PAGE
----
IN THE NEWS:Pot use and the awful problem of marijuana-induced psychosis byDr. MarcSiegelBack when I was in college, a close friend of mine developed a bad, paranoid reaction to a strong batch of pot. I will never forget the twisted look of fear on his face. Eventually, he recovered, but it always seemed to me that he was never quite the same, and to this day is quick to be suspicious of people. When I became a physician, I saw this reaction much more frequently in the ER where I worked, and I became aware that the strains of marijuana people were smoking were becoming stronger. I saw anxiety and depression and occasionally full-blown psychosis which is characterized by a break from reality with delusional thinking and sometimes hallucinations. The condition brought on by smoking pot is known as cannabis-induced psychosis. When I view it as a physician I see it as containing an active chemical which has health implications. This is the way I view all biochemicals whether they are available over the counter or by prescription only. Marijuana contains a highly potent chemical, tetrahydrocannabinol, THC, which has strong psychological effects. Genetic factors are important. A variant of the AKT1 gene which effects dopamine in the brain, has been show to put pot smokers more at risk of psychosis. Though the THC content of Cannabis is variable, it has clearly become much more potent over the years, with many times more THC commonly found now in pot than in the 1970s, when it was commonly less than 2 percent. This change is largely responsible for the increase in paranoia and psychosis among the general population. In Amsterdam, London, and Paris— three cities known for high THC marijuana – were found to have a whopping 50 (Amsterdam) and 30 percent (London) of new psychosis cases associated with potent forms of the drug. As a practicing internist, I can tell you there are no free lunches when it comes to your health. With stronger recreational pot becoming more widely available all the time (now legal in 10 states, plus the District of Columbia, with more on the way), the risk of psychiatric disorders including worrisome debilitating psychosis, will only grow.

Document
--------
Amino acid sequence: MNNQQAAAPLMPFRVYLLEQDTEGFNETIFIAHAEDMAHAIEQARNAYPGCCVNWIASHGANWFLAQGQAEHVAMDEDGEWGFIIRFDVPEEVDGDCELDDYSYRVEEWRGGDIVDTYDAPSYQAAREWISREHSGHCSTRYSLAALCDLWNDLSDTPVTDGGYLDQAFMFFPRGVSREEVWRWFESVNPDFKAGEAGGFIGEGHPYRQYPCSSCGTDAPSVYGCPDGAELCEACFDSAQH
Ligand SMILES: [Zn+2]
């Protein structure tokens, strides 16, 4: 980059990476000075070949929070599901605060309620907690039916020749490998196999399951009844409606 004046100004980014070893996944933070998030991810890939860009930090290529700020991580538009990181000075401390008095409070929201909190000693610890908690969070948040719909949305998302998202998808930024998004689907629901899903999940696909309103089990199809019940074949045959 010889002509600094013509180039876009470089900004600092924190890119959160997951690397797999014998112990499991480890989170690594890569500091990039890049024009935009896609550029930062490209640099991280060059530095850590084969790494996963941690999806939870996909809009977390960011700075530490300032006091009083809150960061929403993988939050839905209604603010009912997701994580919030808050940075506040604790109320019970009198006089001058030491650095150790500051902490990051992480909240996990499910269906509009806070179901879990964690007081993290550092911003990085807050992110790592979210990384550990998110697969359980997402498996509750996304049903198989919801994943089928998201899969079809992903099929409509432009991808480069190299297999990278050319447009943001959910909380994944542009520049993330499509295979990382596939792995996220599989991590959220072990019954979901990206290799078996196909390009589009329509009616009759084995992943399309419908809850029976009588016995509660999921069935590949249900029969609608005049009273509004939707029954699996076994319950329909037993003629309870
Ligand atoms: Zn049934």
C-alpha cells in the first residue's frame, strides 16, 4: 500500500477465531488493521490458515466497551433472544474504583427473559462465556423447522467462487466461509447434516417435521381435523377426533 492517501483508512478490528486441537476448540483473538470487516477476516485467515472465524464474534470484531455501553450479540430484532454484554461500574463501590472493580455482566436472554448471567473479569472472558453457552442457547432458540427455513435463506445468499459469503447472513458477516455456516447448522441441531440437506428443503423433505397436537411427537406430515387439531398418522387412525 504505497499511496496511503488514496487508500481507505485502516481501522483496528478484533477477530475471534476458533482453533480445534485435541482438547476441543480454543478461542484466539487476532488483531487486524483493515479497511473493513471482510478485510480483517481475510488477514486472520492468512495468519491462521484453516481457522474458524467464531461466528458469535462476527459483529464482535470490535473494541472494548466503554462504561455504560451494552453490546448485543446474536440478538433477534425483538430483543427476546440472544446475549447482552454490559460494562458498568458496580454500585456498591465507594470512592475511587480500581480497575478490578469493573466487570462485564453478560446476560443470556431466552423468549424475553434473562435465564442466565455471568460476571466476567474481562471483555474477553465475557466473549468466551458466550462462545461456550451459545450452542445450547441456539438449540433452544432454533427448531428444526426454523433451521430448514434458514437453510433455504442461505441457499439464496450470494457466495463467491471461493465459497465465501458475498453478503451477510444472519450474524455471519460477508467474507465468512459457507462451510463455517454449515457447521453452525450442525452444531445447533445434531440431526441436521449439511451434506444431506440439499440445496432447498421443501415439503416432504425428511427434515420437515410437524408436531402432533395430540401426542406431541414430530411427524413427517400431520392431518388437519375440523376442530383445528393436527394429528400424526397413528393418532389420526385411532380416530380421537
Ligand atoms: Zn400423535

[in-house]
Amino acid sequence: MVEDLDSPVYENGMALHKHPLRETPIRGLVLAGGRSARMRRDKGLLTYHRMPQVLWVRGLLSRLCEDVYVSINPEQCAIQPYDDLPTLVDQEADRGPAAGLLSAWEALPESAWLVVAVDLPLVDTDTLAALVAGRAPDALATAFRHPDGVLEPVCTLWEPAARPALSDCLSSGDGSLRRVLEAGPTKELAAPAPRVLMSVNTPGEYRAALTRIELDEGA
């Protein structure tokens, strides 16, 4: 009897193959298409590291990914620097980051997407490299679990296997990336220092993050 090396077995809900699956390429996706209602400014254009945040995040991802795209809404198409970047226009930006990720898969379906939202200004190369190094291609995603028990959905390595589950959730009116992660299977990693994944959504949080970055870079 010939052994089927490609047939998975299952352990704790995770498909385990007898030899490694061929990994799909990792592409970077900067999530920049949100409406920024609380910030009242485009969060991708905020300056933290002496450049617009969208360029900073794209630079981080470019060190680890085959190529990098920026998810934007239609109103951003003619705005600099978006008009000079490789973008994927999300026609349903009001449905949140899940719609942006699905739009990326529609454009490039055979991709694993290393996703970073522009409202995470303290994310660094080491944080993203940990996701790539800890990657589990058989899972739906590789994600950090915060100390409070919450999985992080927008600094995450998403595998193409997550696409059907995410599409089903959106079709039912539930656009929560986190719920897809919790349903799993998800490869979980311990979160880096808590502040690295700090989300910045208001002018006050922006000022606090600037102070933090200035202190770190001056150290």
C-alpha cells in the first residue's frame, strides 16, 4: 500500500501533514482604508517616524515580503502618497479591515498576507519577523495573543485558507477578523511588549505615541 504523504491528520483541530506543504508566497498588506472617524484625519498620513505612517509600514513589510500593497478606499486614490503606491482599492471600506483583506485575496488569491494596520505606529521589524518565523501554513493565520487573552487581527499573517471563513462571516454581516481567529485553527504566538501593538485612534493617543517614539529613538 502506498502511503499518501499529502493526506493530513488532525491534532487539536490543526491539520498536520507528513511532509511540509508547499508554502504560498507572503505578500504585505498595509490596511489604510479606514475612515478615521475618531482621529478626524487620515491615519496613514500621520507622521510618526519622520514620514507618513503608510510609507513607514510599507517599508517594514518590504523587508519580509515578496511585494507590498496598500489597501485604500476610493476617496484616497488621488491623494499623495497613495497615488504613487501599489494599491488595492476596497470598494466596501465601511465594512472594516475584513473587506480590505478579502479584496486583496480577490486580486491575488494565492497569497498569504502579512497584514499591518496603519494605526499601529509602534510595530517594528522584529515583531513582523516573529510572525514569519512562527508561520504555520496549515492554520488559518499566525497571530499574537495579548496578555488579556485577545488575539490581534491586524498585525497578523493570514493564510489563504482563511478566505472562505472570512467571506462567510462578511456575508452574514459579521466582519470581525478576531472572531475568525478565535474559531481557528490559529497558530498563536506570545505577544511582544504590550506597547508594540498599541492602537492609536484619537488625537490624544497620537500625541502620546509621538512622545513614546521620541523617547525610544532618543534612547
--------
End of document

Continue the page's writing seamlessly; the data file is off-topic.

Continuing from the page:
WELLNESS:High-Fructose Corn Syrup’s Effect on Tumors Is Another Strike Against Soda A spate of recent population-based studies seems to be spelling the end for sugary drinks, with studies linking soda to outcomes like diabetes and obesityand even increased risk of death. Now, a paper released Wednesday in Science adds impacts on colon tumors to the list of their sour side effects. People with risk factors for colorectal cancer should avoid drinking any drinks with sugar in them. The authors from Weil Cornell’s Graduate School of Medical Sciences showed that a daily dose of high-fructose corn syrup, a sweetener used in many sodas and sweet drinks, caused colon tumors to grow larger and more aggressively in mice. The tumors seemed to be able to feed on the sweetened substance. The study’s co-senior author Lewis Cantley, Ph.D., says that this tumor feeding behavior isn’t limited to high-fructose corn syrup. He believes it may extend to traditional sweeteners. “Our studies strongly indicate that people with risk factors for colorectal cancer should avoid drinking any drinks with sugar in them, whether high-fructose corn syrup or cane sugar (sucrose) or honey or molasses, or apple juice or orange juice. Eat an apple, not apple juice,” he tells Inverse. In short, the tumor cells can suck fructose directly from the inside of the intestine after a mouse consumes a lot of high-fructose corn syrup. These cells make this extra sugar their preferred energy source and use that to thrive. NOTE: Stevia is the perfect sweetener it contains no sugar yet tricks the tongue into tasting 300 times sweeter than sugar. In addition to being non-caloric, stevia won’t spike your blood sugar, is high in antioxidants and can reduce inflammation. Stevia leaf extract does not cause cancer. Authoritative bodies, such as the U.S. Food and Drug Administration (FDA) and European Food Safety Authority (EFSA), have reviewed the scientific data, including cancer studies, on Stevia leaf extract. They agree it is safe for use in our beverages.